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Yet another blog about Japan

The first days

JAPAN | Saturday, 26 September 2015 | Views [420]

The view from my room

The view from my room

All Vulcanusians spent their first night in a nice hotel in Tokyo. When I arrived in the evening my roommate Veronika was already there and almost sleeping. I took a quick shower (which felt like paradise), took the room key and met the others, who had arrived in Tokyo at the same time, again. Together we went to a ramen place closeby and enjoyed our first meal in Japan - delicious (and paradise again)! Then I could finally supply my greatest need: sleep.

The night wasn't exactly as refreshing as I thought. First, I couldn't sleep due jetlag, and when we had to get up after this short night I felt like it was midnight - thanks again, jetlag! During the breakfast I slowly managed to wake up. The hotel offered both western and Japanese food, and I ended up with a weird mix of western and Japanese, sweet and savoury. The highlight of the breakfast: Nattō (なっとう). Fermented soybeans with a slimy consistency and awful taste (I don't know what is worse - Nattō or Durian...). Everything else was tasty and fortunately I could get rid of the Nattō taste in my mouth again. 

We proceeded to the Omote-sando Business Centre, where we had the first, though brief meeting. We got a few information about the course of events in the first few days, opening a bank account, registration at the city hall, the payments of the scholarship, ... Maybe the most important item of the agenda was the payout in cash of the first part of the scholarship.

In the end, we were picked up by our supervisors of the company. They brought us to the dormitory in Isehara - which is about 60km from Tokyo - and acted as interpretors when the dorm manager gave us all the information in Japanese... I was very releaved, when I saw that my suitcase had safely arrived in the dormitory.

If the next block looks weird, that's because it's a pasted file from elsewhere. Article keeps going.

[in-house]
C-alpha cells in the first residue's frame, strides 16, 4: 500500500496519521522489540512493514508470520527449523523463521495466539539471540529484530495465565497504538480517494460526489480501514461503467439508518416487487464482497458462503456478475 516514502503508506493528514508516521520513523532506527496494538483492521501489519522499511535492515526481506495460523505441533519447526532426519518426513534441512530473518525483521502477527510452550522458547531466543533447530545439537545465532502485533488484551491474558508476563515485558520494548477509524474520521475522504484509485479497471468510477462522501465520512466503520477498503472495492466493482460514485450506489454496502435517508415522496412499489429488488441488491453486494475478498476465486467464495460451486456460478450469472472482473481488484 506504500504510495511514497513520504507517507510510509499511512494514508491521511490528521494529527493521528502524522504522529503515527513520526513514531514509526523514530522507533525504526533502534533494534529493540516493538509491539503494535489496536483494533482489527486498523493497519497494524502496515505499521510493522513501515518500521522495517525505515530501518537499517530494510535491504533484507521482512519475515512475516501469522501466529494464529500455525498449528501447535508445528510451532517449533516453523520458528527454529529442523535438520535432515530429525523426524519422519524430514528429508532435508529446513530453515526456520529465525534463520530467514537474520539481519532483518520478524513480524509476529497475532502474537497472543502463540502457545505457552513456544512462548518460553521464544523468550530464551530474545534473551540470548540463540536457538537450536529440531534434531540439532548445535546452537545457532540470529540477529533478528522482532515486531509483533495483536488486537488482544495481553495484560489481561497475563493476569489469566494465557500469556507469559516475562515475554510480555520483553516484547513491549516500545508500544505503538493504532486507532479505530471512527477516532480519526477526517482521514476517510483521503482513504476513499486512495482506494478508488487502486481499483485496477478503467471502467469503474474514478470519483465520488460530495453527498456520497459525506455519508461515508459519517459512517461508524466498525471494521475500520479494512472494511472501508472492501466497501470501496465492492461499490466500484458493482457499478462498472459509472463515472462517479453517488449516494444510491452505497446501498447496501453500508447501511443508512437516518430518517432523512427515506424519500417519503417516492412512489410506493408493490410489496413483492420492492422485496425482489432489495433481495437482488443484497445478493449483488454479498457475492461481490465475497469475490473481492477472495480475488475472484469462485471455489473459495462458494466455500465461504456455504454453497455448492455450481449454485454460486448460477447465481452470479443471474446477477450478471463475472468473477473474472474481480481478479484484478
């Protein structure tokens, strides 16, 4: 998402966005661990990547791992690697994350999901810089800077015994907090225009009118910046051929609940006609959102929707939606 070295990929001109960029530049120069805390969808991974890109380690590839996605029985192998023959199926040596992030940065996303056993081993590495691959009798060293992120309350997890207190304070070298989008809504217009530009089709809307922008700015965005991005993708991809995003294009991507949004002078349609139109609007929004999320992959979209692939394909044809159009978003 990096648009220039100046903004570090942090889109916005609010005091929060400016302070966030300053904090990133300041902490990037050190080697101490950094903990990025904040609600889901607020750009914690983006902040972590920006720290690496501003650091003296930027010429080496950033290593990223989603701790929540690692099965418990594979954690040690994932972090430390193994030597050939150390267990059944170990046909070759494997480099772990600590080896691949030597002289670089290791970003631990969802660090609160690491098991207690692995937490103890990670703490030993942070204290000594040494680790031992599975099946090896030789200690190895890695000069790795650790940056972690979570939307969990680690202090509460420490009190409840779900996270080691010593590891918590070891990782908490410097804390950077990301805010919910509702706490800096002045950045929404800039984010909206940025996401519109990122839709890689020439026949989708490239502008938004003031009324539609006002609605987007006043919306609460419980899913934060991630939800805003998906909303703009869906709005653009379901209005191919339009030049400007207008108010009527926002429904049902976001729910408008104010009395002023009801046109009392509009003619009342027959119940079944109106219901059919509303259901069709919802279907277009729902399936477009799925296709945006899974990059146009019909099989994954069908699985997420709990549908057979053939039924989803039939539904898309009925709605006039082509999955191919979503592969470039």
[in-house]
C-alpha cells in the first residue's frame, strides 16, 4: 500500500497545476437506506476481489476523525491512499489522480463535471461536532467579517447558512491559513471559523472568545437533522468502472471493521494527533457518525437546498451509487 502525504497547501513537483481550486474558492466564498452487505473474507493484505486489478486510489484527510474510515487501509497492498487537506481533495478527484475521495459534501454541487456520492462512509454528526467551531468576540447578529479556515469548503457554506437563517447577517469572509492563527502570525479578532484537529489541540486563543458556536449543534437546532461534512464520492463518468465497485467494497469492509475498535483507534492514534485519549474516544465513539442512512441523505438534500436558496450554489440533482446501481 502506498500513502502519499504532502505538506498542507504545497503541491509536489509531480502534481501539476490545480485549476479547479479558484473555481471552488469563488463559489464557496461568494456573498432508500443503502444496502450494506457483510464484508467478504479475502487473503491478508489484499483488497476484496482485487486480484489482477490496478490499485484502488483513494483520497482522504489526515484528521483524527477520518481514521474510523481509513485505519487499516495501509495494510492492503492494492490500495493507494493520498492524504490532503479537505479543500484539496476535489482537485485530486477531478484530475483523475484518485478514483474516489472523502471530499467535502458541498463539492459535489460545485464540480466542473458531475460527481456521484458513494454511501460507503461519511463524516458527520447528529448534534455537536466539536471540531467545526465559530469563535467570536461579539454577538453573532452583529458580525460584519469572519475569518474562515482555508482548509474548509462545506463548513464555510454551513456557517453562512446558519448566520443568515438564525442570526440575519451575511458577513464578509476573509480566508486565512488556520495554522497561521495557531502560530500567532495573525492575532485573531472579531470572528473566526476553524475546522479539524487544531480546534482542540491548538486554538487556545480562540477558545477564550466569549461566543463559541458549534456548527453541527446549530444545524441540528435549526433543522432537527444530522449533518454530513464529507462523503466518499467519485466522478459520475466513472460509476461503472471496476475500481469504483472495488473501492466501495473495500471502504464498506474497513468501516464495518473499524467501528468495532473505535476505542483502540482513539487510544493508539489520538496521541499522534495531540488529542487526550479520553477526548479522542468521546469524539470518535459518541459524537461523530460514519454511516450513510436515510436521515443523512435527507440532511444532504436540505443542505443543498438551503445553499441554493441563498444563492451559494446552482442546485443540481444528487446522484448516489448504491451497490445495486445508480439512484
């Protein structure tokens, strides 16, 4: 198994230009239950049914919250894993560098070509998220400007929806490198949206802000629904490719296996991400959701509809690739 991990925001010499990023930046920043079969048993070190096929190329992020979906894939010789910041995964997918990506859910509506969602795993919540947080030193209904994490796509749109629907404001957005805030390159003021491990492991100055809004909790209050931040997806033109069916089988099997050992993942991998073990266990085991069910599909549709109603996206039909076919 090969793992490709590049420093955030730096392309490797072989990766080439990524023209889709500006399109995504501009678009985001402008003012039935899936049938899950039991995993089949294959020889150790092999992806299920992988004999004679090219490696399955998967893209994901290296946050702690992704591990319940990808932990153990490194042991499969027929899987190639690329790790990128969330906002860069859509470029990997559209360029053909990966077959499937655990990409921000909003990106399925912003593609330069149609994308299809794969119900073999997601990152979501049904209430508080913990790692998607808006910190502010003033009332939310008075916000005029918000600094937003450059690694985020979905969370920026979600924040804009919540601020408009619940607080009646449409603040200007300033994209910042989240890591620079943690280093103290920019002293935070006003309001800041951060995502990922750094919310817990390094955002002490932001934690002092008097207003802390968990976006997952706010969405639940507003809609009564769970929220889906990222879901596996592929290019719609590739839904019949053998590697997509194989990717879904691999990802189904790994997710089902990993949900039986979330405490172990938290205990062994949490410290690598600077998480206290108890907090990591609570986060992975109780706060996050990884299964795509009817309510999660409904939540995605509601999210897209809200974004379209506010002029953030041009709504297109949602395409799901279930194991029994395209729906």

After all formalities were done, we could go into our rooms and check if everything was ok. Of the five Vulcanusians in my dormitory I'm the only one who has an induction cooker. Apart from that, all rooms are almost the same. For some reason we are spread more or less in the whole building. Giacomo lives in the ground floor (which is called 1st floor here), Veronika and Carla stay in 4th floor, but at opposite ends of the building, and Dominika's and my rooms are in 7th floor, but also far apart from each other.

We didn't spend much time in our rooms, because we went (by car) to the company, NTT, where the very friendly, patient and helpful manager from the company, Mizuki Otani, took care of more formalities, e.g. paying the bedding/refrigerator/microwave, filling in the forms for the registration at the city hall, ... it took the whole afternoon and although it was a good atmosphere and not boring at all, I was happy when it was over and we could go "home" (the basically empty rooms of the dormitory didn't feel like home at all). Another intern (not Vulcanus though) showed us how to go home by bus and also a small supermarket close to our dorm. 

In the evening it turned out, that the bedding provided by NTT didn't include any bedclothes. I spent the first nights on my sleeping bag, later I got a blanket from Carla. From then I sleept on the blanket and under my sleeping bag... Only after three weeks I could finally buy bedclothes - a huge improvement for my room!

In the next morning we met Mizuki again to register at the city hall. Besides enjoying the free wifi we didn't have much to do, but we met クルリン, the mascot of Isehara:

Kururin, the mascot of Isehara

 

In the afternoon we went to the second part of the meeting, again in Omote-sando Business Centre. We got further, more detailed information about the whole programme. From there we were proceeded to another hotel, where the welcome reception took place. Besides the Vulcanusians and the staff of the EU-Japan Centre many ambassadors from participating countries and representatives of the host companies were invited to this very formal event.

My "family" in Japan

My Japanese "family": Carla, Dominika, Giacomo, me and Veronika (from left to right)

 

The following days were as busy as the previous ones. We opened a bank account, went shopping in to Daiso (a 100¥ shop), and again, had an orientation in the language school, including a Hiragana and Katakana test (which was ok), ... Having internet only very sporadic complicated matters. But at least being busy as hell all the time prevented us of feeling homesick.

Tags: busy, first days, getting settled

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